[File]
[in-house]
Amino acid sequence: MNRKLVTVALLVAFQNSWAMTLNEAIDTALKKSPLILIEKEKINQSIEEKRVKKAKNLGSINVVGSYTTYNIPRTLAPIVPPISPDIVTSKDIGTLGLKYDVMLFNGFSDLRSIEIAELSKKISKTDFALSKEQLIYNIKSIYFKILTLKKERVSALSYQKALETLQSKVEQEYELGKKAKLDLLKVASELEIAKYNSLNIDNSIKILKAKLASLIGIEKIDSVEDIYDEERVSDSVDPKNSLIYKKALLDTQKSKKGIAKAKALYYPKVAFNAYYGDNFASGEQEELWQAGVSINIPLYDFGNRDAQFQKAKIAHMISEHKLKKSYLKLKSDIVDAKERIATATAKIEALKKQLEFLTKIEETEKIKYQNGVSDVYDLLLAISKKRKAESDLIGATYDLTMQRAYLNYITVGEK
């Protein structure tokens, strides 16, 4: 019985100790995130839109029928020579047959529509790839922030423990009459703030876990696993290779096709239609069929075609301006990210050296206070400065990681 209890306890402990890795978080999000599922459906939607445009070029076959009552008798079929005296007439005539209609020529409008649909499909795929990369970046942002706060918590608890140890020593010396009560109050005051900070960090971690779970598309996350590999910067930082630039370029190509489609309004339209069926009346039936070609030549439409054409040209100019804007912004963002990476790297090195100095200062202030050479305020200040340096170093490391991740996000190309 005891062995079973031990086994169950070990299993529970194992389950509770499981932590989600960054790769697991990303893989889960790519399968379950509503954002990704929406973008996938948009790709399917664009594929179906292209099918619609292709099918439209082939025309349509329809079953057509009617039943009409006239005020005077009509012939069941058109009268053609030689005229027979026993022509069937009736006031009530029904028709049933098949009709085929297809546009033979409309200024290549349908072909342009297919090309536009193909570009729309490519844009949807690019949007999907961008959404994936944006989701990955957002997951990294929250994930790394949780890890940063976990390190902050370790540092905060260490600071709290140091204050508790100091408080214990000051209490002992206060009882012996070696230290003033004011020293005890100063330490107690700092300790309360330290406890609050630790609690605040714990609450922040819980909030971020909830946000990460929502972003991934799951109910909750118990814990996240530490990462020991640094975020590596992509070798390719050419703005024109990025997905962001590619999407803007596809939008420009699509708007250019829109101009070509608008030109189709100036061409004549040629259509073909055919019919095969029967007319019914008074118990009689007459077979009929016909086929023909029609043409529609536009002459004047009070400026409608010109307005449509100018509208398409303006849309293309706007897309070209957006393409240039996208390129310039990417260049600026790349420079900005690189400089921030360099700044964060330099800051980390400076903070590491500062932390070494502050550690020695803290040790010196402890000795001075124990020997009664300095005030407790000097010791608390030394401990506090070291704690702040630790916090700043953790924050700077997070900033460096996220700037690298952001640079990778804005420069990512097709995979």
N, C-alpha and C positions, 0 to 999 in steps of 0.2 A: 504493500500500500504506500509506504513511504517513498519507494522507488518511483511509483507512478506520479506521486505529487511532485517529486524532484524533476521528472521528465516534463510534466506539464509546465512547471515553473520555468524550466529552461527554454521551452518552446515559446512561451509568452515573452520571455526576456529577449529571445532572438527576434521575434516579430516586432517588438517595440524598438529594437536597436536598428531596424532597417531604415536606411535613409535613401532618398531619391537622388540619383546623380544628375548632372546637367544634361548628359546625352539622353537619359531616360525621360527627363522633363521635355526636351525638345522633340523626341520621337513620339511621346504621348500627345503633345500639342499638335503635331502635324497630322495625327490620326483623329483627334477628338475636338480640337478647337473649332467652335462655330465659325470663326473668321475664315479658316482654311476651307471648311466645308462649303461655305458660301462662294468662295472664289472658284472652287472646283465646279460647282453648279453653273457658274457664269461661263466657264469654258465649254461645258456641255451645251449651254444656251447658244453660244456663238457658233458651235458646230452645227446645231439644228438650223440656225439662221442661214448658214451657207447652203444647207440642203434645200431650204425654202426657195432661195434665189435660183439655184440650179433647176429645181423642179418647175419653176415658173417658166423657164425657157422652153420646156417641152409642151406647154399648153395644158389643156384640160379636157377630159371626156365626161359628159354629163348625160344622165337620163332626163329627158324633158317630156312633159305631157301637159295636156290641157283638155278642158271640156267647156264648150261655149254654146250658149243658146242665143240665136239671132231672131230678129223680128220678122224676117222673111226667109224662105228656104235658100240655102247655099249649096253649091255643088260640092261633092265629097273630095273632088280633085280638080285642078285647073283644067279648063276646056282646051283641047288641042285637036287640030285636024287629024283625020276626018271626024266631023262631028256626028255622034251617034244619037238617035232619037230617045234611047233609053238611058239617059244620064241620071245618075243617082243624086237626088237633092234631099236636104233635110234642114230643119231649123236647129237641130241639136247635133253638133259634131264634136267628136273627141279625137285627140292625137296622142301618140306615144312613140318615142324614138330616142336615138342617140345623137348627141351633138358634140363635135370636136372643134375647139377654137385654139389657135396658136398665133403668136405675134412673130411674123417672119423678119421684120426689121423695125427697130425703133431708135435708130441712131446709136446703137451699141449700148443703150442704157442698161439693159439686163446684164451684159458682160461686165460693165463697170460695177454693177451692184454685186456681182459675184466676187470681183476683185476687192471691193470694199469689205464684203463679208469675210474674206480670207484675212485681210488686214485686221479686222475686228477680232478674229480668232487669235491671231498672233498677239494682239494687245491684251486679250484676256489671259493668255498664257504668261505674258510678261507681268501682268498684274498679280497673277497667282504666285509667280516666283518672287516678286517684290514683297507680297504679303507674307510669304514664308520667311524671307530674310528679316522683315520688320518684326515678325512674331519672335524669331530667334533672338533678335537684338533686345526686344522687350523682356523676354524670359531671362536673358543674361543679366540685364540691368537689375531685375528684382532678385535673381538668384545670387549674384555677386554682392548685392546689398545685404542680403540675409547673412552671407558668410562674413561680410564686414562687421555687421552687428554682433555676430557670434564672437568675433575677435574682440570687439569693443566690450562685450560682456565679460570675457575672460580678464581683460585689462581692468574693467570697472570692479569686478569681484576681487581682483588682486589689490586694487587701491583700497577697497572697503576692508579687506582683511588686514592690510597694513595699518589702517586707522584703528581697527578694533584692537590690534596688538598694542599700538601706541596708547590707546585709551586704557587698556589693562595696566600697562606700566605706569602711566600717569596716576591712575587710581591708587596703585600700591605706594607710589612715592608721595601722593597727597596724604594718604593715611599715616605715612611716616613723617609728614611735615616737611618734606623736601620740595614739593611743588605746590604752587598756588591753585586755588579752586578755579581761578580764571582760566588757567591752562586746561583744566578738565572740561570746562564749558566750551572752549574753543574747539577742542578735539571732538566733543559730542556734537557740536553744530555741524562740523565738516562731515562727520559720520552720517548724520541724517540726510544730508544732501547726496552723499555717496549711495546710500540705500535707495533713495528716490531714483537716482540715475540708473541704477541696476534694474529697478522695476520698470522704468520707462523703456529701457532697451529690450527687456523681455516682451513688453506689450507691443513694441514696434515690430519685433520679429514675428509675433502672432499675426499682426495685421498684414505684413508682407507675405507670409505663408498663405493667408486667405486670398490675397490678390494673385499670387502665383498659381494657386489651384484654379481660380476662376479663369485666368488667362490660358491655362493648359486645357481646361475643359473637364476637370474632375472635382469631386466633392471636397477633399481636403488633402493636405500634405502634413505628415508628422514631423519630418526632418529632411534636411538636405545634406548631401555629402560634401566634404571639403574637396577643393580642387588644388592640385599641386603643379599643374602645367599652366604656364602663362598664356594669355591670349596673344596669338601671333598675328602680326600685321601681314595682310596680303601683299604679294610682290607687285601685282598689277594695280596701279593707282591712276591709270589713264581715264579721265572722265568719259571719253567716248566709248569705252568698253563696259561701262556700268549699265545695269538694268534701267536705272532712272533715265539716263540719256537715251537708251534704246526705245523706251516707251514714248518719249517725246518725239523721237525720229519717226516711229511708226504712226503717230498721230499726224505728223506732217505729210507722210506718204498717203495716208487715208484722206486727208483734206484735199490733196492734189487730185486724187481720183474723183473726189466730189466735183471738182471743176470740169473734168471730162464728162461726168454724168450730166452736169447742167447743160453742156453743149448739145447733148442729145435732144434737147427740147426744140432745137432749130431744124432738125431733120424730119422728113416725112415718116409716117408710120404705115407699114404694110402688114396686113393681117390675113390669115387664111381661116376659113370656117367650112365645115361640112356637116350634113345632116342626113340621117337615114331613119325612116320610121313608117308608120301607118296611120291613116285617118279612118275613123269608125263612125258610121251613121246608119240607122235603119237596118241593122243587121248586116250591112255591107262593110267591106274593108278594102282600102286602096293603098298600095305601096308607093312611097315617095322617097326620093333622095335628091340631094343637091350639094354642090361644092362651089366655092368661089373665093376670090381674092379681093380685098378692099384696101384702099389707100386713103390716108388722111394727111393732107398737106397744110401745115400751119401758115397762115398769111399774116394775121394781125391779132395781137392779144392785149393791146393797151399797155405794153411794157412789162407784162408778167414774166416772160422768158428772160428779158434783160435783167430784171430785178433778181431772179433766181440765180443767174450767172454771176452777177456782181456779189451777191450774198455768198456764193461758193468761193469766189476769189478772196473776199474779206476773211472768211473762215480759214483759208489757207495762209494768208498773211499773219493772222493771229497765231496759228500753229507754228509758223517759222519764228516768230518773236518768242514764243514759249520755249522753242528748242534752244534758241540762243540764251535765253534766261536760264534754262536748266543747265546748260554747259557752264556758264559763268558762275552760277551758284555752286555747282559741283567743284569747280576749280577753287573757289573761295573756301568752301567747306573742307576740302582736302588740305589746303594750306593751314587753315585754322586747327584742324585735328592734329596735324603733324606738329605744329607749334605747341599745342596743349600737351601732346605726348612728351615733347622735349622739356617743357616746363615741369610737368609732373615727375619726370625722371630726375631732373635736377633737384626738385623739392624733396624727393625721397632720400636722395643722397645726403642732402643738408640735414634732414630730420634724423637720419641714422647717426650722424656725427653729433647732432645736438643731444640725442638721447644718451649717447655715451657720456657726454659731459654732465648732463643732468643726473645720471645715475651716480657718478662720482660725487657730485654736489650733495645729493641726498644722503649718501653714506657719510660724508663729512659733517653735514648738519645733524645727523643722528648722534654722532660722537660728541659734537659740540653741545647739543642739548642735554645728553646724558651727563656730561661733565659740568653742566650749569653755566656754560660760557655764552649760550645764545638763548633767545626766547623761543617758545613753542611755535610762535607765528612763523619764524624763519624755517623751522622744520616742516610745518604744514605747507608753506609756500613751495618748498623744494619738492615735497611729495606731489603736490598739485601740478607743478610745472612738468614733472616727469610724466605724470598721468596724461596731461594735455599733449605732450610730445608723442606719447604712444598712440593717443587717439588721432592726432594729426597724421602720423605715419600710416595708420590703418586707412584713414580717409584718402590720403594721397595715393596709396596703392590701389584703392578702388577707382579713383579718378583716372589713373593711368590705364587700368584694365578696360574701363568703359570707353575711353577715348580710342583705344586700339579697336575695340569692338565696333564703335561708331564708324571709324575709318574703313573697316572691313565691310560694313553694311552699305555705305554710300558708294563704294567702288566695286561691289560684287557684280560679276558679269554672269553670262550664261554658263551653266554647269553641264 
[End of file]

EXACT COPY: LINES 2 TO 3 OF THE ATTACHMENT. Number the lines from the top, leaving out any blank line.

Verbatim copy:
Amino acid sequence: MNRKLVTVALLVAFQNSWAMTLNEAIDTALKKSPLILIEKEKINQSIEEKRVKKAKNLGSINVVGSYTTYNIPRTLAPIVPPISPDIVTSKDIGTLGLKYDVMLFNGFSDLRSIEIAELSKKISKTDFALSKEQLIYNIKSIYFKILTLKKERVSALSYQKALETLQSKVEQEYELGKKAKLDLLKVASELEIAKYNSLNIDNSIKILKAKLASLIGIEKIDSVEDIYDEERVSDSVDPKNSLIYKKALLDTQKSKKGIAKAKALYYPKVAFNAYYGDNFASGEQEELWQAGVSINIPLYDFGNRDAQFQKAKIAHMISEHKLKKSYLKLKSDIVDAKERIATATAKIEALKKQLEFLTKIEETEKIKYQNGVSDVYDLLLAISKKRKAESDLIGATYDLTMQRAYLNYITVGEK
């Protein structure tokens, strides 16, 4: 019985100790995130839109029928020579047959529509790839922030423990009459703030876990696993290779096709239609069929075609301006990210050296206070400065990681 209890306890402990890795978080999000599922459906939607445009070029076959009552008798079929005296007439005539209609020529409008649909499909795929990369970046942002706060918590608890140890020593010396009560109050005051900070960090971690779970598309996350590999910067930082630039370029190509489609309004339209069926009346039936070609030549439409054409040209100019804007912004963002990476790297090195100095200062202030050479305020200040340096170093490391991740996000190309 005891062995079973031990086994169950070990299993529970194992389950509770499981932590989600960054790769697991990303893989889960790519399968379950509503954002990704929406973008996938948009790709399917664009594929179906292209099918619609292709099918439209082939025309349509329809079953057509009617039943009409006239005020005077009509012939069941058109009268053609030689005229027979026993022509069937009736006031009530029904028709049933098949009709085929297809546009033979409309200024290549349908072909342009297919090309536009193909570009729309490519844009949807690019949007999907961008959404994936944006989701990955957002997951990294929250994930790394949780890890940063976990390190902050370790540092905060260490600071709290140091204050508790100091408080214990000051209490002992206060009882012996070696230290003033004011020293005890100063330490107690700092300790309360330290406890609050630790609690605040714990609450922040819980909030971020909830946000990460929502972003991934799951109910909750118990814990996240530490990462020991640094975020590596992509070798390719050419703005024109990025997905962001590619999407803007596809939008420009699509708007250019829109101009070509608008030109189709100036061409004549040629259509073909055919019919095969029967007319019914008074118990009689007459077979009929016909086929023909029609043409529609536009002459004047009070400026409608010109307005449509100018509208398409303006849309293309706007897309070209957006393409240039996208390129310039990417260049600026790349420079900005690189400089921030360099700044964060330099800051980390400076903070590491500062932390070494502050550690020695803290040790010196402890000795001075124990020997009664300095005030407790000097010791608390030394401990506090070291704690702040630790916090700043953790924050700077997070900033460096996220700037690298952001640079990778804005420069990512097709995979």